I had a great time in Beijing. Beijing is a gorgeous city filled with beautiful architecture and fascinating culture, but my experience was not the best because I made A LOT of mistakes. Here are the lessons I learned:
1. Transport from the airport
There were four of us. Since we had large suitcases because we were coming from a conference, we looked for a minivan to go to our hostel. We went outside the airport and instead of doing the line for official cabs, a lady called us from the distance. In the rush, we went straight to her, like hypnotized idiots, because we saw she had a van.
We gave her the address, she gave us the price (CNY 450 – around USD 69), seemed fine, so we hoped in. Once in the taxi, while still having in my phone the airport wifi, I saw a text from a local friend: go inside a taxi with a taximeter, otherwise, they will overcharge you. Indeed, that is what happened. Our car didn’t have a taximeter and the ride should have cost CNY 200.
Our arrival to Beijing was hilarious. We arrived from Seoul but almost didn’t make it. The following video narrates our story, in the van that overcharged us. Have a laugh.
2. Don’t let yourself be hypnotized by people’s persistence
I’m Peruvian, I proud myself in knowing when people what to take advantage of a situation by asking for more money. Apparently, in Beijing, I forgot what I grew up learning and was deceived at least three times. The lady from the airport transport told us the van cost was CNY400. When arriving at our hostel, the driver charged us CNY450. Guess how much I paid? Of course CNY450. Why? I have no fucking idea.
At the silk market, I felt I could’ve bargained more. A friend that traveled with me bargained the hell out of everything, for some reason I couldn’t.
3. Be mentally prepared for pollution. A LOT of pollution.
At the front desk of our hostel, we saw a sign saying: DRINK HOT WATER, THE WEATHER IS DRY. I figured: I’m from Arequipa which is the driest city I’ve visited. Clearly, I made a mistake. The first night I woke up at 3 am. Coughing, not being able to breathe. The same thing happened to my friends and every night. I had read before about how contaminated some cities are, like L.A. or Santiago, but once you are there you can’t really feel it. I actually felt the pollution going through my lungs in Beijing. Trust me, it’s awful not being able to sleep because you can’t breathe properly.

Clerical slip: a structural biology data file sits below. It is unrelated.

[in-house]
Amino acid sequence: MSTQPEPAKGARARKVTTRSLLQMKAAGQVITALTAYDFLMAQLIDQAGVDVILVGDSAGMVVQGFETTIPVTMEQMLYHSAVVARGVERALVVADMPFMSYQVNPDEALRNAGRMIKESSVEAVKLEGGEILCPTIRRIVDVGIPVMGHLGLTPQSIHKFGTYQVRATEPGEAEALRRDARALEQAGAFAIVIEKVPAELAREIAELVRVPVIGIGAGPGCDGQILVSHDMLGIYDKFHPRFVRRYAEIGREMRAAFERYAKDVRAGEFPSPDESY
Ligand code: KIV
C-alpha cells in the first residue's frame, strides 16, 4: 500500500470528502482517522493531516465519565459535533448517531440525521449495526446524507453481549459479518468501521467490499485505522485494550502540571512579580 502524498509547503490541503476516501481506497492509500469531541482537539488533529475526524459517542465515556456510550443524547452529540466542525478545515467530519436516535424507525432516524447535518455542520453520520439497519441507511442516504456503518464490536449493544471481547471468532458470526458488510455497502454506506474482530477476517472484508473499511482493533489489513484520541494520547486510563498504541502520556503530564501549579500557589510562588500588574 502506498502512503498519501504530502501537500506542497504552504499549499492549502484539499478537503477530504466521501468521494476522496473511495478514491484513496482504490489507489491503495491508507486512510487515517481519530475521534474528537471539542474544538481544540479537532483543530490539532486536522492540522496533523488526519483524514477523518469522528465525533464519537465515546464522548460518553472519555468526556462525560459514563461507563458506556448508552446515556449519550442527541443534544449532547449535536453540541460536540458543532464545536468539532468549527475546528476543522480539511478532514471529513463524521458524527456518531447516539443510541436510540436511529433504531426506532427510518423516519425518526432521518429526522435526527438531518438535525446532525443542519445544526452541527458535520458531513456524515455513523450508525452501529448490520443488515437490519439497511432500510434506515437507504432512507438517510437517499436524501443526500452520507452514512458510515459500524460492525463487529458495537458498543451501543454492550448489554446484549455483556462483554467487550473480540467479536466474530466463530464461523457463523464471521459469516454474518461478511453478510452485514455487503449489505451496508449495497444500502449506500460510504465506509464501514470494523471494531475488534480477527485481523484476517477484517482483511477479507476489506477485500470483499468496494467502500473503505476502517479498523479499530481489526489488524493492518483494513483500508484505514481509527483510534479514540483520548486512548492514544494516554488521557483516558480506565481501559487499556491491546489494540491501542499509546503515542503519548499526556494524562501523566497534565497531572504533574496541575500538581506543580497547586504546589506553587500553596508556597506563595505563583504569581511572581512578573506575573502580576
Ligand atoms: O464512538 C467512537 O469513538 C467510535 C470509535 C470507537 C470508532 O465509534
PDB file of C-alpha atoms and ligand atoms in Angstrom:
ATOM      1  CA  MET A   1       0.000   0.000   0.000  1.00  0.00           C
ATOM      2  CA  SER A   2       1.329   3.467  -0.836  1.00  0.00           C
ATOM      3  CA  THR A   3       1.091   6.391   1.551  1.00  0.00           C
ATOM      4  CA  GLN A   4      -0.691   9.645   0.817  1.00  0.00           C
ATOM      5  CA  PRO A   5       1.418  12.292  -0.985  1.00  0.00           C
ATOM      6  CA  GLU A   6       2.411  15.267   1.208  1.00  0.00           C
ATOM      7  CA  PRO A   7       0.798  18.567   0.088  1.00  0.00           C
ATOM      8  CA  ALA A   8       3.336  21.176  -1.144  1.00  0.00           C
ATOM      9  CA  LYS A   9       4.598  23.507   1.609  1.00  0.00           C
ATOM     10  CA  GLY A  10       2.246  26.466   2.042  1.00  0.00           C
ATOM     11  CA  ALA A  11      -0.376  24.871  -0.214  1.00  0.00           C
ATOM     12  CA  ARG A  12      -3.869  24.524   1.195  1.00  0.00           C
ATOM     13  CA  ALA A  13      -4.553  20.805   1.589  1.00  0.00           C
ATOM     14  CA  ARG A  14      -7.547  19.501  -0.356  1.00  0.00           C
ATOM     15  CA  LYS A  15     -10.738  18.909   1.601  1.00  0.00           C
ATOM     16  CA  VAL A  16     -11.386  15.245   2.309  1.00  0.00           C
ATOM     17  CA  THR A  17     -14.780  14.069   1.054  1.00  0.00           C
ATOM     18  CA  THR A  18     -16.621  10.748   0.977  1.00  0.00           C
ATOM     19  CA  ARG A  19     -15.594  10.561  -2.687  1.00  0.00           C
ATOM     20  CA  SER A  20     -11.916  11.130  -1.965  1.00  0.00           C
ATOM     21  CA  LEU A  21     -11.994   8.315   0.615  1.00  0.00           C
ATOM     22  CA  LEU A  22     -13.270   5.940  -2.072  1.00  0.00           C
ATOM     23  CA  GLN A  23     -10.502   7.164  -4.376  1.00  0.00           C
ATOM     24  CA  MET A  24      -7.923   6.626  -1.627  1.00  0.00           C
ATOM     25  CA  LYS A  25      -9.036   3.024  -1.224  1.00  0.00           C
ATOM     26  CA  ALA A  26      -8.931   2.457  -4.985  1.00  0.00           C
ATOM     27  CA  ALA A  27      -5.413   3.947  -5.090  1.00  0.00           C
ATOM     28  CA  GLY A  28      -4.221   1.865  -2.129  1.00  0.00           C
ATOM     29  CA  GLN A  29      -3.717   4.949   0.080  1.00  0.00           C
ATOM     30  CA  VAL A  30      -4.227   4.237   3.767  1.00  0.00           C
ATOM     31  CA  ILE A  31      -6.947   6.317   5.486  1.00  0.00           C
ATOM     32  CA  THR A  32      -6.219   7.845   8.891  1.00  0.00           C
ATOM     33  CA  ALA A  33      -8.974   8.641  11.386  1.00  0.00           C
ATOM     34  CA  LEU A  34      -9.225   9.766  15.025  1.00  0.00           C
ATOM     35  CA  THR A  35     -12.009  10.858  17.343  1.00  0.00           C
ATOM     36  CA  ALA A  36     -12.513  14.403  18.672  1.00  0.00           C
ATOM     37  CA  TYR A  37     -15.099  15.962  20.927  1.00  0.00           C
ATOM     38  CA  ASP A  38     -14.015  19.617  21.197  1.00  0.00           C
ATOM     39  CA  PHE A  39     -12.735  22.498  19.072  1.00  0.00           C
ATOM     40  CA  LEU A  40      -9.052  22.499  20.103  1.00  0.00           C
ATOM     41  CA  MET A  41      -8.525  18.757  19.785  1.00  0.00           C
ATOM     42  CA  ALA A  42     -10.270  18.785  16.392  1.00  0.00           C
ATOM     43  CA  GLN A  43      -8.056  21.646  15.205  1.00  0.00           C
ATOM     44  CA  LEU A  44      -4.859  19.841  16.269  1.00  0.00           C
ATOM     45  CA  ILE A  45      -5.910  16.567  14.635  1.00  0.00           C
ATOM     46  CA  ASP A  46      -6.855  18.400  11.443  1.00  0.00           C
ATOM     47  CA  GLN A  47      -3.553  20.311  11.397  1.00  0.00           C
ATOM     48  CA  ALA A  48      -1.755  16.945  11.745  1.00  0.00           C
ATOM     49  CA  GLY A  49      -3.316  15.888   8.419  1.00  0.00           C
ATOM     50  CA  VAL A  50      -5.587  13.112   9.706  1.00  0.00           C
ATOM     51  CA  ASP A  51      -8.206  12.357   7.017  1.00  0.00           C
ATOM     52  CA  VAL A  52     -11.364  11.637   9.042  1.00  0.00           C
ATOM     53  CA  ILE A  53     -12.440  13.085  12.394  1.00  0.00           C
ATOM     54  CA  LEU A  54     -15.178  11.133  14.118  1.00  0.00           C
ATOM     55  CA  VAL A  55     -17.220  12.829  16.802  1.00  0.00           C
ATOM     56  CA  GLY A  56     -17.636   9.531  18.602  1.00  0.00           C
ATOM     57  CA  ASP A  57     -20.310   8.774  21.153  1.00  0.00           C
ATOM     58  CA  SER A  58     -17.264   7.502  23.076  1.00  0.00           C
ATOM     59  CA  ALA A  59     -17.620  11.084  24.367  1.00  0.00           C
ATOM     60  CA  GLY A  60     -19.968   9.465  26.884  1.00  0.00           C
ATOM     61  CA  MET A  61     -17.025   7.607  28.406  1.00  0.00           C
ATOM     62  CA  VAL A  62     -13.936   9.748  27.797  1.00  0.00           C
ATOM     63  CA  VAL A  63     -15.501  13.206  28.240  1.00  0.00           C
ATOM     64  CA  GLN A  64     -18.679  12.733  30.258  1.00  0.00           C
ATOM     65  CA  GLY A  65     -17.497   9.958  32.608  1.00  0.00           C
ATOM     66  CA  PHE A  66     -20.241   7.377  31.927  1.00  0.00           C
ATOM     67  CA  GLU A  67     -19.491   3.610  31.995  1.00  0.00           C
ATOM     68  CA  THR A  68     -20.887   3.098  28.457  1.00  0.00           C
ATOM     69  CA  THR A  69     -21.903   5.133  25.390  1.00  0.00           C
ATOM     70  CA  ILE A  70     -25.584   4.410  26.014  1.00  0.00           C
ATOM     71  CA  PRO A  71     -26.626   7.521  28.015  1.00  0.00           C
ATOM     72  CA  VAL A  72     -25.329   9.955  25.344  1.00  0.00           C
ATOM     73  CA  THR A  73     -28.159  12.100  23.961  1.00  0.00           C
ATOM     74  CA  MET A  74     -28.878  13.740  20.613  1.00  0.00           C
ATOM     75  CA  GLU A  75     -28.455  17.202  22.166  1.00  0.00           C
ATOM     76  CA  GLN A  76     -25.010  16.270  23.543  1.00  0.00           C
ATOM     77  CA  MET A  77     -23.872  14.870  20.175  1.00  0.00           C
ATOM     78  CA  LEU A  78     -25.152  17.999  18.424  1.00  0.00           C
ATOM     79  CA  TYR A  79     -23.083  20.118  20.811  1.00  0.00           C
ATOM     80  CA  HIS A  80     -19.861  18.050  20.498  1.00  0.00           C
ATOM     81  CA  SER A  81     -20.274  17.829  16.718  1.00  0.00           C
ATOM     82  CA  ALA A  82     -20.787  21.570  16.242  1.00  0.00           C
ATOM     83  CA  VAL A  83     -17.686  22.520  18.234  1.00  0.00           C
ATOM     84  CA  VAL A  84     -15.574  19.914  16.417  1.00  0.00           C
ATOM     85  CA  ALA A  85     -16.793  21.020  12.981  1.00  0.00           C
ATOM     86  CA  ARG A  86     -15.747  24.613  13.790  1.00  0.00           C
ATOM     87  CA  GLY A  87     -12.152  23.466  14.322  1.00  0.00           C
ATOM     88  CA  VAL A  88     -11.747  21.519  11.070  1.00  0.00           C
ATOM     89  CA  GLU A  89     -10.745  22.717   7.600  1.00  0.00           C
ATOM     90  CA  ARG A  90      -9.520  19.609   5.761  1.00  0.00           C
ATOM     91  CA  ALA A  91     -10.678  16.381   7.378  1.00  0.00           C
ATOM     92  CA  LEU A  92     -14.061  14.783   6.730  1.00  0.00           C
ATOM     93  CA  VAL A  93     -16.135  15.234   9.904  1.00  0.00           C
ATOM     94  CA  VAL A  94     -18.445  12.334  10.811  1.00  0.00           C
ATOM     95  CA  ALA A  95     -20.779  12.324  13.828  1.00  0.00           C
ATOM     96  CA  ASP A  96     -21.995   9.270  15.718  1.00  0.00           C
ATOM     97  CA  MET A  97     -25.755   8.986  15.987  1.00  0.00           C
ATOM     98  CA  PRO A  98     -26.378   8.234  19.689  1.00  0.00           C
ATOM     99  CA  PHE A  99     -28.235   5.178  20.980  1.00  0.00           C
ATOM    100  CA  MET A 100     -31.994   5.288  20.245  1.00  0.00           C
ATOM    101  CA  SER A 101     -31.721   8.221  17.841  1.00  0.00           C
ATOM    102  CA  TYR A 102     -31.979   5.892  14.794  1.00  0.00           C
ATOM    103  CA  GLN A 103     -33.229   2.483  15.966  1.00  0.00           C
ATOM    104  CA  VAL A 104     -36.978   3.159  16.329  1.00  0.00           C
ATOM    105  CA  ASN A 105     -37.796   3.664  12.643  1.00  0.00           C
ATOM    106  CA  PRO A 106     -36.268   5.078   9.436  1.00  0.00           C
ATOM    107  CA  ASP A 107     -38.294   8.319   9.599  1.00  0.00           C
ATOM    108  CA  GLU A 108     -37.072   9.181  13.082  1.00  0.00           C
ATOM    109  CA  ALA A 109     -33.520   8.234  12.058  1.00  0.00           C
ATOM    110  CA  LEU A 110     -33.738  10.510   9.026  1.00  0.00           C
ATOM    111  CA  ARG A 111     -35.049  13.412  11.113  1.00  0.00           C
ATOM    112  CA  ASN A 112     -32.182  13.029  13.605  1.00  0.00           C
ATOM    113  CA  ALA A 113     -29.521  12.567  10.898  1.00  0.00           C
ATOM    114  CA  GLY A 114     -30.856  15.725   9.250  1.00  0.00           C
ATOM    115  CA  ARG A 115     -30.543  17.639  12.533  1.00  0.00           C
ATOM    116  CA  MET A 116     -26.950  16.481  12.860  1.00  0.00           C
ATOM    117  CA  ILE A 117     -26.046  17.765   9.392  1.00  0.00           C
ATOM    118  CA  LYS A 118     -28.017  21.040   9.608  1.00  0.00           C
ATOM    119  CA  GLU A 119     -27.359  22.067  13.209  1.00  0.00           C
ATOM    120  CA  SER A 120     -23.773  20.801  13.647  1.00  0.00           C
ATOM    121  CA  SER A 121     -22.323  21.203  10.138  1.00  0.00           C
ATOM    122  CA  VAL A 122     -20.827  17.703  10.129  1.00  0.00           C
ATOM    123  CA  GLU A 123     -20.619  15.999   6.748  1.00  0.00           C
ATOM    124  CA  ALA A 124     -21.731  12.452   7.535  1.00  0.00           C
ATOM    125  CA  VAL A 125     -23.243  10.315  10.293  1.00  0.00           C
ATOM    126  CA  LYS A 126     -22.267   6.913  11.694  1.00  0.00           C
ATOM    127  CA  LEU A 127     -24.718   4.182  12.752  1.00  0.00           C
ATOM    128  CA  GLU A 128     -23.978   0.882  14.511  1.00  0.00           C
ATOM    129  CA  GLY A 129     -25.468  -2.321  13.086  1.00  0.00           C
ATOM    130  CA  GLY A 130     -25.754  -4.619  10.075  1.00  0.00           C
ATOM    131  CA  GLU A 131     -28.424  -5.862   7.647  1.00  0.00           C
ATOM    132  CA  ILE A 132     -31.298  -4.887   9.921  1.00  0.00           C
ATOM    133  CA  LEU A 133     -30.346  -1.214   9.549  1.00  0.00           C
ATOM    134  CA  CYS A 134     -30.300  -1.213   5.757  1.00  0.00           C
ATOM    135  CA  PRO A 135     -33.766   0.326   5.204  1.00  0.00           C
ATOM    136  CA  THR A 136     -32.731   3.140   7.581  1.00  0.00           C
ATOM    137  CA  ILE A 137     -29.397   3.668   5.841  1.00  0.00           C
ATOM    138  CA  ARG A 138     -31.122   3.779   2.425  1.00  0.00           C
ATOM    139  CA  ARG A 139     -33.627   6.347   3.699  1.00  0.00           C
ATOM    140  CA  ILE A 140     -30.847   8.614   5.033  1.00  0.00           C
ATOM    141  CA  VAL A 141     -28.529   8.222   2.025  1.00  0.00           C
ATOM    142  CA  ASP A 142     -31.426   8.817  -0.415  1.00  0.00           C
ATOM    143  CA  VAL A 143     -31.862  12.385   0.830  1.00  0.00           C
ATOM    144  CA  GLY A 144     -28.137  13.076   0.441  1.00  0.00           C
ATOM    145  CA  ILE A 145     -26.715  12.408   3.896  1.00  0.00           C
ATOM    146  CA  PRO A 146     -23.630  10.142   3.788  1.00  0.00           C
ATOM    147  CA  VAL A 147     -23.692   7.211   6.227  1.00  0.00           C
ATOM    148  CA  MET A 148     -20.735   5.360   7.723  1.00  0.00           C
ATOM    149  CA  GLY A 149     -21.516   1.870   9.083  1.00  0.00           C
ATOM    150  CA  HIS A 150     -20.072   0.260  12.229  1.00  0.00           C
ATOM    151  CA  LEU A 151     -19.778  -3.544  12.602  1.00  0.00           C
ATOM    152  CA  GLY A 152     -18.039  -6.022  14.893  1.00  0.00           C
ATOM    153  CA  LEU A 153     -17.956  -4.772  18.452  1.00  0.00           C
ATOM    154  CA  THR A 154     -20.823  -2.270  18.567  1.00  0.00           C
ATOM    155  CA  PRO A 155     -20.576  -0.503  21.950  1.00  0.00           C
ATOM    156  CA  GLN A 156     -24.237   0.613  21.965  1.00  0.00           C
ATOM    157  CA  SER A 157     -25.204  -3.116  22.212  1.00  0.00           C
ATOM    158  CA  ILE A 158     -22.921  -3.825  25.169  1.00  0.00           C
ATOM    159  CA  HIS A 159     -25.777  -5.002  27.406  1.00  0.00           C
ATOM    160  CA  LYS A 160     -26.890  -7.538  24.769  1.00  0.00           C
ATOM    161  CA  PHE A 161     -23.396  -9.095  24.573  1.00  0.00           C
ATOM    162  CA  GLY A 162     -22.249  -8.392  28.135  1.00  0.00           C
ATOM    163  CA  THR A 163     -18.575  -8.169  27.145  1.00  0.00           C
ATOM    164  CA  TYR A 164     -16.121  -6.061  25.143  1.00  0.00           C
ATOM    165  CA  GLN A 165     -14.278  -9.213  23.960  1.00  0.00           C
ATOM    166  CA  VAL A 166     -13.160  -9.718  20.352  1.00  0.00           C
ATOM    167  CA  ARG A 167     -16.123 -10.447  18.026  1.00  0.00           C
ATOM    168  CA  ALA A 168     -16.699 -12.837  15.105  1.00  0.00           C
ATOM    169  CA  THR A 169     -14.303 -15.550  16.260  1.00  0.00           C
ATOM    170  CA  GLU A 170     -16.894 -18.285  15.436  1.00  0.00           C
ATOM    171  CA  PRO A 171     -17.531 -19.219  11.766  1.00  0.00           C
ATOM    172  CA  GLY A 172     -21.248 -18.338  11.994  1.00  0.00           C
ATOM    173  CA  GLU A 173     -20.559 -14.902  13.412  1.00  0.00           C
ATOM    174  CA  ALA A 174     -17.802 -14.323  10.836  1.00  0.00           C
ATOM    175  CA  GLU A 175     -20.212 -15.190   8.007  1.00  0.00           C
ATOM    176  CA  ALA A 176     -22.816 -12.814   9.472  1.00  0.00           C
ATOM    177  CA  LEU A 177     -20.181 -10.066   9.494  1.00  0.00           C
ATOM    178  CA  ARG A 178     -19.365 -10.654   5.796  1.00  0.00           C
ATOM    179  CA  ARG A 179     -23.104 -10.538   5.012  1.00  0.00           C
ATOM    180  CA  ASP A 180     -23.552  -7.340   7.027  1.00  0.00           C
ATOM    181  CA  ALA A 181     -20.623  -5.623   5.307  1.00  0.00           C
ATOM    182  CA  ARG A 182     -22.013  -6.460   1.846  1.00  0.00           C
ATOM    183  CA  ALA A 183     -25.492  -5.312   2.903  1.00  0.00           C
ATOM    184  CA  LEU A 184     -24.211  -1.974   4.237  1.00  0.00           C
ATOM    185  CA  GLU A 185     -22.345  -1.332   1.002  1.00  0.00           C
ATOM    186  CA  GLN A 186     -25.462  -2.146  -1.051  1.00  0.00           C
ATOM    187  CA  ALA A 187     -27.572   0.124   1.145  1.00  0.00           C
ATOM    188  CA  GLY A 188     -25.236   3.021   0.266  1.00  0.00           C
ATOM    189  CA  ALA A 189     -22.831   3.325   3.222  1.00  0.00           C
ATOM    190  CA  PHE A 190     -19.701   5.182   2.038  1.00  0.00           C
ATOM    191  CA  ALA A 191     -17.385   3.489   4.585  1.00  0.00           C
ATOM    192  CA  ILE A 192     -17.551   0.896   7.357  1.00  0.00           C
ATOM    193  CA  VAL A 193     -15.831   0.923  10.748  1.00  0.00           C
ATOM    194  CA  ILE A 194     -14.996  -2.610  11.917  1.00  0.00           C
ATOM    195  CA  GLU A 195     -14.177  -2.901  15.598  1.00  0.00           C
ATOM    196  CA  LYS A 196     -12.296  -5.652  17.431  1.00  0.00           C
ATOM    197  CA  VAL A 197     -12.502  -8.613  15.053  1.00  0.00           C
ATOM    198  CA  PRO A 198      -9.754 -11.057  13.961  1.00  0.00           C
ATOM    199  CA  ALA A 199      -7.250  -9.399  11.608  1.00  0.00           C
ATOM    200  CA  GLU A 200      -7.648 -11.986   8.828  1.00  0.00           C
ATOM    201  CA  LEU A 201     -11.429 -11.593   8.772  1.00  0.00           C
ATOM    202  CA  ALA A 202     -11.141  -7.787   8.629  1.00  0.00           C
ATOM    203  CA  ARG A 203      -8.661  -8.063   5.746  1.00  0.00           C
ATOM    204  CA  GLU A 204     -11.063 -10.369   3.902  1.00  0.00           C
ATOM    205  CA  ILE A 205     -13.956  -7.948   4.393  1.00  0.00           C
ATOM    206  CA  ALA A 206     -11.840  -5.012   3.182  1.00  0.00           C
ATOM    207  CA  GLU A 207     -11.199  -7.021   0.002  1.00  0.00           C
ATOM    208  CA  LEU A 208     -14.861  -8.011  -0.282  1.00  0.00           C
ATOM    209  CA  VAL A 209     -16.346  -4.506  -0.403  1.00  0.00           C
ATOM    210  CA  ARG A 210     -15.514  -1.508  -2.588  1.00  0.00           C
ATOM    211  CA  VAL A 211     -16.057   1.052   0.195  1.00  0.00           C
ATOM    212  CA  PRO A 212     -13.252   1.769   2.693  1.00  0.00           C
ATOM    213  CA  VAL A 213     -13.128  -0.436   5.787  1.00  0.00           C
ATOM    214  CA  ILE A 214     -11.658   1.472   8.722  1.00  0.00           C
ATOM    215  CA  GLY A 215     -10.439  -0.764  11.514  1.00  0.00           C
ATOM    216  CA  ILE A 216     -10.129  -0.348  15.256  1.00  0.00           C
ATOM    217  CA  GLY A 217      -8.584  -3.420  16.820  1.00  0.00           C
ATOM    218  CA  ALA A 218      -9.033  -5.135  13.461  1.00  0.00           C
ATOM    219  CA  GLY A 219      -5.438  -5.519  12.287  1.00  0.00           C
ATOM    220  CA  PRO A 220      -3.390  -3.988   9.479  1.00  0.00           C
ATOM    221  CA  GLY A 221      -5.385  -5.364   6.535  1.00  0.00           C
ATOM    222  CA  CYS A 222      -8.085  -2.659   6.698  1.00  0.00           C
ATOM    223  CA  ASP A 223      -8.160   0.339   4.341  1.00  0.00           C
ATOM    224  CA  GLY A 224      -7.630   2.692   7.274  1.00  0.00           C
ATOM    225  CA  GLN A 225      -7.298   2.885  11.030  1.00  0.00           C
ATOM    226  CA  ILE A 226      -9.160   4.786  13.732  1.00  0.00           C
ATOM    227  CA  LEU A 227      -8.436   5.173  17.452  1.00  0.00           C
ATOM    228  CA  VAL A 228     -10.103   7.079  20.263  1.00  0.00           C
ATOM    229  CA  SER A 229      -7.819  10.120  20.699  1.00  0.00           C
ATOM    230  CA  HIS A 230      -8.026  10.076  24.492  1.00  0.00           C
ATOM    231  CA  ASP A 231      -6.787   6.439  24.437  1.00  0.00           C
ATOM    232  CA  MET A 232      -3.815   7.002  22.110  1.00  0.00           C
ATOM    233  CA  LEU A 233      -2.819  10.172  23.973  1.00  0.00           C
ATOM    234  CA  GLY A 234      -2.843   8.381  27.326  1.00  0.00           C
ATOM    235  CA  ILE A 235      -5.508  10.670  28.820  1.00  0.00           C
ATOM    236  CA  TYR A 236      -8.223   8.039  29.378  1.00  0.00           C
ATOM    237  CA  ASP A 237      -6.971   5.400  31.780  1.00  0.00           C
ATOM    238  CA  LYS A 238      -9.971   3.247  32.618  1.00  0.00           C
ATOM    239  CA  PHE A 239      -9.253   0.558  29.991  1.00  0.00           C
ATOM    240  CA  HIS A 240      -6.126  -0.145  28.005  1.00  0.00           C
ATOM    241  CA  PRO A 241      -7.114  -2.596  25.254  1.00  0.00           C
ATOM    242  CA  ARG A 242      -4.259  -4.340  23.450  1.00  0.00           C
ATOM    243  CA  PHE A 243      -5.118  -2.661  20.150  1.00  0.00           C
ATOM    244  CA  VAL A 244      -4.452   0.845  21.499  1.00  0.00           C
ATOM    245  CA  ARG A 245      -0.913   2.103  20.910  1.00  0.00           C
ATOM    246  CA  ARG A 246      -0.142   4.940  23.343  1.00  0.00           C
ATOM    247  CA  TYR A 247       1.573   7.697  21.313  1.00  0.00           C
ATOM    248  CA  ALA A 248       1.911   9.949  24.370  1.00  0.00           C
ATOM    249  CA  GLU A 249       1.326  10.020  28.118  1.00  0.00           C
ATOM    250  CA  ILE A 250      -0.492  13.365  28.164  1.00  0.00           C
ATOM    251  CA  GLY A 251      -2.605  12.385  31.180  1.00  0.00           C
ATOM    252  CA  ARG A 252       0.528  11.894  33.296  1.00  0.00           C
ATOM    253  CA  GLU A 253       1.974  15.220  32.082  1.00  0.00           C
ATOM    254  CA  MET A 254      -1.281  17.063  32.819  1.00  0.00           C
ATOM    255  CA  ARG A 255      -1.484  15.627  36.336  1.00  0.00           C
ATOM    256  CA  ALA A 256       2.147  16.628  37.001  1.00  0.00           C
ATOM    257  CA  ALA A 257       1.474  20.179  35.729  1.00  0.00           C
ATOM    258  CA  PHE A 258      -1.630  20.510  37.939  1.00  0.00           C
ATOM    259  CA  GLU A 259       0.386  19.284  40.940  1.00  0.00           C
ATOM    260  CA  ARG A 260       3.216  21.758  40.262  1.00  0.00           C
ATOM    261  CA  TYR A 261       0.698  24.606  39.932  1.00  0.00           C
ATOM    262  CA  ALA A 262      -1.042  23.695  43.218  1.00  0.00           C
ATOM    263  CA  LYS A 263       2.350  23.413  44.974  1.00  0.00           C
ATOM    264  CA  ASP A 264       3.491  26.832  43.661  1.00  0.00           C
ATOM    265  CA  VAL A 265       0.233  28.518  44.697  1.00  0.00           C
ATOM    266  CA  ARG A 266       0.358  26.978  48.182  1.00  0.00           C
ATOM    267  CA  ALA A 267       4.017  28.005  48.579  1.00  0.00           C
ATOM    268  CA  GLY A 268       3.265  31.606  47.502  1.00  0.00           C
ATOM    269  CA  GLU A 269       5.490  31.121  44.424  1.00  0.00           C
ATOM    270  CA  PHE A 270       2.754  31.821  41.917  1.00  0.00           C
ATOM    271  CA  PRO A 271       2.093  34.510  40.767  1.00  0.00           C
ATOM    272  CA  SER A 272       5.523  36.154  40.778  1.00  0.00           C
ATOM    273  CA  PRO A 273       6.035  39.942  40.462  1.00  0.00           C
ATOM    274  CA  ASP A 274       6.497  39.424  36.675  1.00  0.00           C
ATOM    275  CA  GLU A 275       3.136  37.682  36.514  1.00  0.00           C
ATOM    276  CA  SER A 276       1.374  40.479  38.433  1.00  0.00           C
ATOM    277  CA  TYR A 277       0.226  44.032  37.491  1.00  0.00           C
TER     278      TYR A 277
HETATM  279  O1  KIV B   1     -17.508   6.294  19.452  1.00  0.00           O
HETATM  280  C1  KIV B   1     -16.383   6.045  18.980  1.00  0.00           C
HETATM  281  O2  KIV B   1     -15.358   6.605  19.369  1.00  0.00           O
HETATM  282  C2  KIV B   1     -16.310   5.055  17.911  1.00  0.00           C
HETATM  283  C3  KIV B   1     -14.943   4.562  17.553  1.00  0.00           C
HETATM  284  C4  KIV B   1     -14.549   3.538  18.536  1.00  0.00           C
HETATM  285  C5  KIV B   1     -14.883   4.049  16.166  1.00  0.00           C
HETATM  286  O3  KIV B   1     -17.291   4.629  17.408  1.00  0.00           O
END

4. Exchange as much as you can and use your card whenever you can
Since we spent the little CNY (yuan) cash we exchanged at the airport on the expensive minivan. We left early the first morning to exchange money. So we set on an adventure to find an exchange house. NONE. ZERO. Then we learned that in China if you want to exchange money, you have to go to an “official bank” (couldn’t find random exchange houses like the ones you see almost everywhere), which opens at 9 am and closes at around 4 pm (if I’m not mistaken). Terrible timing because people take early tours!
5. Have patience with security, lack of social media and people’s behavior
Besides those incidents, to enter Tiananmen Square and the Forbidden City you must go through what I called airport security. Safety guards checking everything you have in your bag pack. I felt watched ALL THE TIME in Beijing, not to mention every website is blocked. No Facebook, Twitter, anything from Google, YouTube. None. I actually thought people say that as an exaggeration, but it is real.
Since it was cold I went to buy a jacket. I wanted to pay with credit card (obviously because I did not want to run out of cash) but the guy asked me for my credit card password, which is weird because you know you debit card password but not your credit card one. So I told him I did not have it so he threw my credit card at my face and told me to go away. It was not a regular local store it was an H&M. My experience with other locals was no different. Taxi drivers (if found because taking a taxi is SO HARD) did not want to take us, and one time when arriving at the Great Wall, this guy sort of hugged me and started pulling me away because we wanted to help a car move.
It is very hard to communicate because almost no one speaks another language other than Chinese. I recommend learning a few words of writing them down on your cell phone or downloading an app.
6. Have your Chinese address in Chinese on your phone (or camera or a piece of paper)
I got lost, and I didn’t have internet. It was hard for me to communicate and I was, of course, pronouncing terribly the name of my street so the taxi drivers couldn’t understand me. I was cold and exhausted and it was dark. By a miracle, I found in my backpack the card of the hostel so someone took me right away! But you don’t want that to happen to you, so always be prepared.
I’m positive that if you avoid those mistakes, you will have an amazing time.